The move comes a day after lawyers in the US demanded that the News Corporation owned company hand over the names and addresses of the offenders and remove their profiles from its database.
North Carolina Attorney General Roy Cooper led the action and believes data from Sentinel Tech Cooper, a company working with the networking site, shows thousands of paedophiles may have been confirmed as members.
“MySpace is a treasure trove of potential victims for child predators,” said Cooper. “Sex offenders have no business being on this site, and we believe MySpace has a responsibility to get them off the site."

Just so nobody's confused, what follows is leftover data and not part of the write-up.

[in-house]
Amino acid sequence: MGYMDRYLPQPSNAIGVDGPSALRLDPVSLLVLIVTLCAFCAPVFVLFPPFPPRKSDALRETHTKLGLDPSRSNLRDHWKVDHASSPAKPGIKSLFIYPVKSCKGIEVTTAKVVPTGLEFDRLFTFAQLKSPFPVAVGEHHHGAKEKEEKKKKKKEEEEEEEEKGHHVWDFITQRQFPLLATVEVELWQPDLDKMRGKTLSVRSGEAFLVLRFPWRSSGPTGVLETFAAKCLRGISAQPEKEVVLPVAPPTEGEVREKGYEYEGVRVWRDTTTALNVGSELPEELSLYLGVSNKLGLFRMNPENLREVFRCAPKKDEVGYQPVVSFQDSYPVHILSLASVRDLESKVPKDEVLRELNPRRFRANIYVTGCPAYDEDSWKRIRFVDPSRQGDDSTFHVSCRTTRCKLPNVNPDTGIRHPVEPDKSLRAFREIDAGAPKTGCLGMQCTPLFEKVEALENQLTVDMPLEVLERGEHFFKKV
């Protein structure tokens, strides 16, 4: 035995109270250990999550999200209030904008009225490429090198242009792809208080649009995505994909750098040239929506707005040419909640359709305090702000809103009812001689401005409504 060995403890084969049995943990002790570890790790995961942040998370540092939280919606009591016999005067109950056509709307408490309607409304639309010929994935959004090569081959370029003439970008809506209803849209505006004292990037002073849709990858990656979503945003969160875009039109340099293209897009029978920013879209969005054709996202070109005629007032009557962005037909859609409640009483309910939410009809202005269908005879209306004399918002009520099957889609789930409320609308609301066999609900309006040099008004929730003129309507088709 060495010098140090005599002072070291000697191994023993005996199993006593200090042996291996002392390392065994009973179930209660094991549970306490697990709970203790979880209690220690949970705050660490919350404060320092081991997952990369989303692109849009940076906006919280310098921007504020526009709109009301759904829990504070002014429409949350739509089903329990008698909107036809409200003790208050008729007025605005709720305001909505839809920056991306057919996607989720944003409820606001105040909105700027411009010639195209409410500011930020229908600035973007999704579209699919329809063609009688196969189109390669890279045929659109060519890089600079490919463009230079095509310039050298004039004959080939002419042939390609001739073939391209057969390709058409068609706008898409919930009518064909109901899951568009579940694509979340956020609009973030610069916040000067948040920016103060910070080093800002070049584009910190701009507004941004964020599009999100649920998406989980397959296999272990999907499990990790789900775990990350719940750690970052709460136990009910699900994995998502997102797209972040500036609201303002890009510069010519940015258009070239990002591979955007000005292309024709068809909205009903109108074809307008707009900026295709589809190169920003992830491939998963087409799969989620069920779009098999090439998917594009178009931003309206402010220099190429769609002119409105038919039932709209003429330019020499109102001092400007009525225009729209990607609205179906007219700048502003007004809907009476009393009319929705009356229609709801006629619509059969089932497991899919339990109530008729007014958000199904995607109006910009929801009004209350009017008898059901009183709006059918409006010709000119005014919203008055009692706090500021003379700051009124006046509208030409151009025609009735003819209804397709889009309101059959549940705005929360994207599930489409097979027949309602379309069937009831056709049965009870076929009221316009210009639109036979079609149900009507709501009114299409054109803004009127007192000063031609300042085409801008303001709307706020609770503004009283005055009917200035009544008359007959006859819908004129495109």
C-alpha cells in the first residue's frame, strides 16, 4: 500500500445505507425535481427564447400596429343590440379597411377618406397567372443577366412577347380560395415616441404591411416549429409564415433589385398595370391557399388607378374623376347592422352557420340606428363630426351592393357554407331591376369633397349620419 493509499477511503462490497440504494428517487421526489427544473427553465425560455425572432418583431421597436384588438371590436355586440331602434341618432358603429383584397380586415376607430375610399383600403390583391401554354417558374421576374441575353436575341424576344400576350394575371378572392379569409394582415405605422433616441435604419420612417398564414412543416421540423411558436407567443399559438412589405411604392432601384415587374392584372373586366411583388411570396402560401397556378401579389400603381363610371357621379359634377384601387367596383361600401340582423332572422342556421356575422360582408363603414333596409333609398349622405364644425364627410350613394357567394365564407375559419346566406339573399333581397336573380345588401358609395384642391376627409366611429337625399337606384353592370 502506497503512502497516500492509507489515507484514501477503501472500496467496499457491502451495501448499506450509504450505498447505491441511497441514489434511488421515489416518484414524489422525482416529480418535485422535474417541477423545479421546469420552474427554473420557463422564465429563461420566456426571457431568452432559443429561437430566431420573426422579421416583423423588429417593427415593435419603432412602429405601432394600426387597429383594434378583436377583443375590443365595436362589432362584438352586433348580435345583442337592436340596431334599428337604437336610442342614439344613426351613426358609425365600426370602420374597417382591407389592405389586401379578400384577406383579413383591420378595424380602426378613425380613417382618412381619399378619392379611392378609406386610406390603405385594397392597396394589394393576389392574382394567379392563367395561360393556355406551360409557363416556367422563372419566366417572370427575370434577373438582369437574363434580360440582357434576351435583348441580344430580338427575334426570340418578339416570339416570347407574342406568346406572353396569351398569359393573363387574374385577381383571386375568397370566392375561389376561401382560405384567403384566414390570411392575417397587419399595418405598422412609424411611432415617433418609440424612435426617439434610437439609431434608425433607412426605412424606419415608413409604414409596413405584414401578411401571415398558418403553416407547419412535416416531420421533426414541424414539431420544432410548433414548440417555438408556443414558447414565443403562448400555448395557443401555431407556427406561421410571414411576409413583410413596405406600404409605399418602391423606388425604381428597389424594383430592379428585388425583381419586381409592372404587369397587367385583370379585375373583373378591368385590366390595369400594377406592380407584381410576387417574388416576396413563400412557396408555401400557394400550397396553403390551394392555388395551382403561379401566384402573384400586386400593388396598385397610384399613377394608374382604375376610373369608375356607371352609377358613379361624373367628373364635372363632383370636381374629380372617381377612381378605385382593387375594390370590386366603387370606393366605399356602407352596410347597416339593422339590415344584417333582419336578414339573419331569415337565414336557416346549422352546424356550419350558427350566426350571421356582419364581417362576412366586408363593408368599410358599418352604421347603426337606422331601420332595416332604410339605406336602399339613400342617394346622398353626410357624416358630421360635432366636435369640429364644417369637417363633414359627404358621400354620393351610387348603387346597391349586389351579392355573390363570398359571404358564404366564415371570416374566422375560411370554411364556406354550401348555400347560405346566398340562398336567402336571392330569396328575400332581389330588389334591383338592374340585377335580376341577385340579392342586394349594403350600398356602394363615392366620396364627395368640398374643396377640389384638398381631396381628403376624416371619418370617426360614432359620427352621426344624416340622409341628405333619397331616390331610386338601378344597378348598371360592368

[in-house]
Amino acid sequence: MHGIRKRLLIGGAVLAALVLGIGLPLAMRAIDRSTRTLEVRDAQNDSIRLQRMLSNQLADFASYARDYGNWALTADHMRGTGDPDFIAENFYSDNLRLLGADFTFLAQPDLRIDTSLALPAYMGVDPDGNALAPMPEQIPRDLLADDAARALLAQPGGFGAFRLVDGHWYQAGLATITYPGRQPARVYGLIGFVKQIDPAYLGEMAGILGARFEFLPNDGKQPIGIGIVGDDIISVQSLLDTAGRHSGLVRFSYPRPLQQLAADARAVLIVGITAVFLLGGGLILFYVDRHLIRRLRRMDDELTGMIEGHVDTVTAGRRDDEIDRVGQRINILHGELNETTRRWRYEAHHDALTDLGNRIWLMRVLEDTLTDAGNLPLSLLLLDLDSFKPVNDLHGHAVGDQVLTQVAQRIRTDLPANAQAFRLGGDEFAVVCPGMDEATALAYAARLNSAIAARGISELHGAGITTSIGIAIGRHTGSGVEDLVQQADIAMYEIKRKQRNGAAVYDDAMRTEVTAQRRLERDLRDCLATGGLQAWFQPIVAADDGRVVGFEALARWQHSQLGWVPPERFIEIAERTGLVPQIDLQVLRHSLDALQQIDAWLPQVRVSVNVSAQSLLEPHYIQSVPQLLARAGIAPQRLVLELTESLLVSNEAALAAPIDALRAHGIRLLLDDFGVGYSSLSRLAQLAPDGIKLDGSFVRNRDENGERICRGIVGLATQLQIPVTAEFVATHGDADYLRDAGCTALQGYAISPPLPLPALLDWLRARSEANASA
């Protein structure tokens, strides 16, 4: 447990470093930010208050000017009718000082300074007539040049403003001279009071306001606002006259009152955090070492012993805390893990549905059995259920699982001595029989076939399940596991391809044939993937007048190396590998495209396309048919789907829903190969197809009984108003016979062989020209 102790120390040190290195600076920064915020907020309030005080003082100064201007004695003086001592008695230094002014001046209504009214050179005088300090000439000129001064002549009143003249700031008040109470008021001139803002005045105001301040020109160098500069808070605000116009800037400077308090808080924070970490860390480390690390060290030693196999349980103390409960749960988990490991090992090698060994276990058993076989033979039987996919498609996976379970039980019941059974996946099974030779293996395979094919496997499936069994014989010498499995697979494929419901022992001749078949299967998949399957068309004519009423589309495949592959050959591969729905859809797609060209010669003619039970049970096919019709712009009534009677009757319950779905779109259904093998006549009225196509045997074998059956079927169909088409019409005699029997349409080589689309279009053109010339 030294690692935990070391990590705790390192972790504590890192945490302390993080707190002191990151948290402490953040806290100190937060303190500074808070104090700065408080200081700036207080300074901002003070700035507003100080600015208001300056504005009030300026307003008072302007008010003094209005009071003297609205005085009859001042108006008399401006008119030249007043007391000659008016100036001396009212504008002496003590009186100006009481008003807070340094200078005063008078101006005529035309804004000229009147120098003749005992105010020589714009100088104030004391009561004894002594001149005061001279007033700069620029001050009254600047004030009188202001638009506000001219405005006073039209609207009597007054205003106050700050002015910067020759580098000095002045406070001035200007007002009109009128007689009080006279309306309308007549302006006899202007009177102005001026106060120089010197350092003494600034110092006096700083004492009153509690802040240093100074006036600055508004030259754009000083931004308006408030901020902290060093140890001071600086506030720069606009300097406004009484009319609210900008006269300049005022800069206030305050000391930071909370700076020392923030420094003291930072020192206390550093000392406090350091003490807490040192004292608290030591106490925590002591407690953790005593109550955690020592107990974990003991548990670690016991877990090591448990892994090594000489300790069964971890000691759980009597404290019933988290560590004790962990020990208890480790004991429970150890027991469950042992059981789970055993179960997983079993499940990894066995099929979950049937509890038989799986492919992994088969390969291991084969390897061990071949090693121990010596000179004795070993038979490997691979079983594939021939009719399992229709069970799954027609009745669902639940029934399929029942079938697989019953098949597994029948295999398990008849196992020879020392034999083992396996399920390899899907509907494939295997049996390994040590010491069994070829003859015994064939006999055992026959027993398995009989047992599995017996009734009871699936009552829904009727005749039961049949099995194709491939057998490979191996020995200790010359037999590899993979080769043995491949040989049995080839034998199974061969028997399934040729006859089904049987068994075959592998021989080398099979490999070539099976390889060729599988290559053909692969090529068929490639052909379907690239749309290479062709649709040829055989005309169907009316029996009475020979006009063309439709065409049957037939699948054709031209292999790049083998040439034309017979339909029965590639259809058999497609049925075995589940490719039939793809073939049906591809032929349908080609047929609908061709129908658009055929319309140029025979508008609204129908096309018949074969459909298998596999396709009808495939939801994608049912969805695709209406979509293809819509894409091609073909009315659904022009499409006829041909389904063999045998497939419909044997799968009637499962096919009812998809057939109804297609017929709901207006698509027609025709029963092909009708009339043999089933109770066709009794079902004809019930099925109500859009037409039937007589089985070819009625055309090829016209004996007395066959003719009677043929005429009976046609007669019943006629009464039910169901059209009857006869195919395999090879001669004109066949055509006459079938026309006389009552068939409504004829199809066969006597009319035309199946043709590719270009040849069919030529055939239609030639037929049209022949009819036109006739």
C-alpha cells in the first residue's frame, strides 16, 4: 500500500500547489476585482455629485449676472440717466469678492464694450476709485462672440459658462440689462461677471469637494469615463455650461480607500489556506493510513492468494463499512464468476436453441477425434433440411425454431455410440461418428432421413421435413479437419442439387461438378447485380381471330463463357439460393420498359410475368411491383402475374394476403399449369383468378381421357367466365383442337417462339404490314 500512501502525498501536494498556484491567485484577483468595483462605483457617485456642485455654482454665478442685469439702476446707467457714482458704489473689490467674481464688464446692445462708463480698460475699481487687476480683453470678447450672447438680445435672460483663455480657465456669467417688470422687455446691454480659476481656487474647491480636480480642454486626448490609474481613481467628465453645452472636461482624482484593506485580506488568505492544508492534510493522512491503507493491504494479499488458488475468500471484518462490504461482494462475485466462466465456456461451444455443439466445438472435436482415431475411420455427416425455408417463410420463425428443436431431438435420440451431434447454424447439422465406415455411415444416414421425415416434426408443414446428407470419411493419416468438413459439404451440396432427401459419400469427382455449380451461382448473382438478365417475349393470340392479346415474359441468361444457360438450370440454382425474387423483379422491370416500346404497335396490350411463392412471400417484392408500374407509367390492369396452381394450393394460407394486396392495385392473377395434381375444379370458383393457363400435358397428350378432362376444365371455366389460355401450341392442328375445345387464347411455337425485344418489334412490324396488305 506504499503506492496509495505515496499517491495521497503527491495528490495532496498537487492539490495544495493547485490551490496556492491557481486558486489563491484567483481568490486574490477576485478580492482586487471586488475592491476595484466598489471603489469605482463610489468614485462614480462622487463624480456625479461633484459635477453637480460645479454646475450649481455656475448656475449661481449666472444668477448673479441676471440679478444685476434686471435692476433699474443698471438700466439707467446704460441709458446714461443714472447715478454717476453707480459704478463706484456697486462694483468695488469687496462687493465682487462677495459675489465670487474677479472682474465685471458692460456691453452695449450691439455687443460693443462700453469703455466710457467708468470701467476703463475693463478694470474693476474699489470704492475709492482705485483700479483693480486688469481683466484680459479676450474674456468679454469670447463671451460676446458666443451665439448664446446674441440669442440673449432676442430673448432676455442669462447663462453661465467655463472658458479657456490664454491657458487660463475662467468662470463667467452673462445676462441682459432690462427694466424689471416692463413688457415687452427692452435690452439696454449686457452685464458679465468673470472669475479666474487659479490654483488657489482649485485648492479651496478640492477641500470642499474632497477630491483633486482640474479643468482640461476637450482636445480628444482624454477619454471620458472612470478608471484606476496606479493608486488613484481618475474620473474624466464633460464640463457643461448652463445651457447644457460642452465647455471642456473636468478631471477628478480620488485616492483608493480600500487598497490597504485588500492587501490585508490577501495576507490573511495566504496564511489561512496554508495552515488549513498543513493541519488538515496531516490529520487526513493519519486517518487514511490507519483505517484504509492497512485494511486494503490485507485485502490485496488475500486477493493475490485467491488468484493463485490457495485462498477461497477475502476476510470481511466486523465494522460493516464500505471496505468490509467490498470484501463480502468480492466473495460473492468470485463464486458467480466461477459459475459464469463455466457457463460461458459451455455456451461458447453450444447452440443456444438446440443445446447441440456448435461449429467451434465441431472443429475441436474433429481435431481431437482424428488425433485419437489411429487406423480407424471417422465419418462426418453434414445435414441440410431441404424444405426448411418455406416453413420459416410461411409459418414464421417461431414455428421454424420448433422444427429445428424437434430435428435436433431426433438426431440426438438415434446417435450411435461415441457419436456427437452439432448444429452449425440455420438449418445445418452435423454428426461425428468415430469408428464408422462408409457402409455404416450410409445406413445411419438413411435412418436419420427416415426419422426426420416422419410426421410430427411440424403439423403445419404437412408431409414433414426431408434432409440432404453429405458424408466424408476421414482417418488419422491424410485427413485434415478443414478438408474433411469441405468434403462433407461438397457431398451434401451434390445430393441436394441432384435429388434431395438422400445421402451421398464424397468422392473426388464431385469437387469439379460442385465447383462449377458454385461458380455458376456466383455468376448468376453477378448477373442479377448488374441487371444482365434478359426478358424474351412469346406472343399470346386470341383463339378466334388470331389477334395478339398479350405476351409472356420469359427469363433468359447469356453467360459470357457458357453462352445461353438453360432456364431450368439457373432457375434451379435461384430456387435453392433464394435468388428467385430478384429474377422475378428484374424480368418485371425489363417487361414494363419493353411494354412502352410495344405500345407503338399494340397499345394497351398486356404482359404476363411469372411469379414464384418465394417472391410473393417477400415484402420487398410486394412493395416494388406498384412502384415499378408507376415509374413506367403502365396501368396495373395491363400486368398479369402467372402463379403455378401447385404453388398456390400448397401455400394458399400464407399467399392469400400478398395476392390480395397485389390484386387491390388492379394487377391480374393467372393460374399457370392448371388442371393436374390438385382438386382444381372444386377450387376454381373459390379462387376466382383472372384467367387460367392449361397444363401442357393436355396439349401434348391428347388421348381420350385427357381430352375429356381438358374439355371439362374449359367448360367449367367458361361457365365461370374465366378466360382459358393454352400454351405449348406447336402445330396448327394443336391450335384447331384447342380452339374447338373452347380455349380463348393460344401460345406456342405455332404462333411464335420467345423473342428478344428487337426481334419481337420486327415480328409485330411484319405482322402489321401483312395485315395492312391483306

However, Tom Newton, product manager of SmoothWall, believes the responsibility also lies with parents, schools, internet cafes and anyone else who provides a child with internet access.
“Social networking sites have a responsibility to protect their users, and the fact that MySpace has commissioned a survey following reports that the site is being used for unscrupulous purposes shows how seriously it takes this,” he said.
“As much as there is a move to crack down on dodgy websites, the seemingly exponential growth of the internet means that the dangers children are exposed to is not going to go away.
Networking sites will never be 100 per cent safe, so the message for parents and educational institutions is simple: better safe than sorry, block access if you are unsure.”
MySpace removes thousands of sex offender profiles
By Fiona Raisbeck on May 17, 2007 10:07AM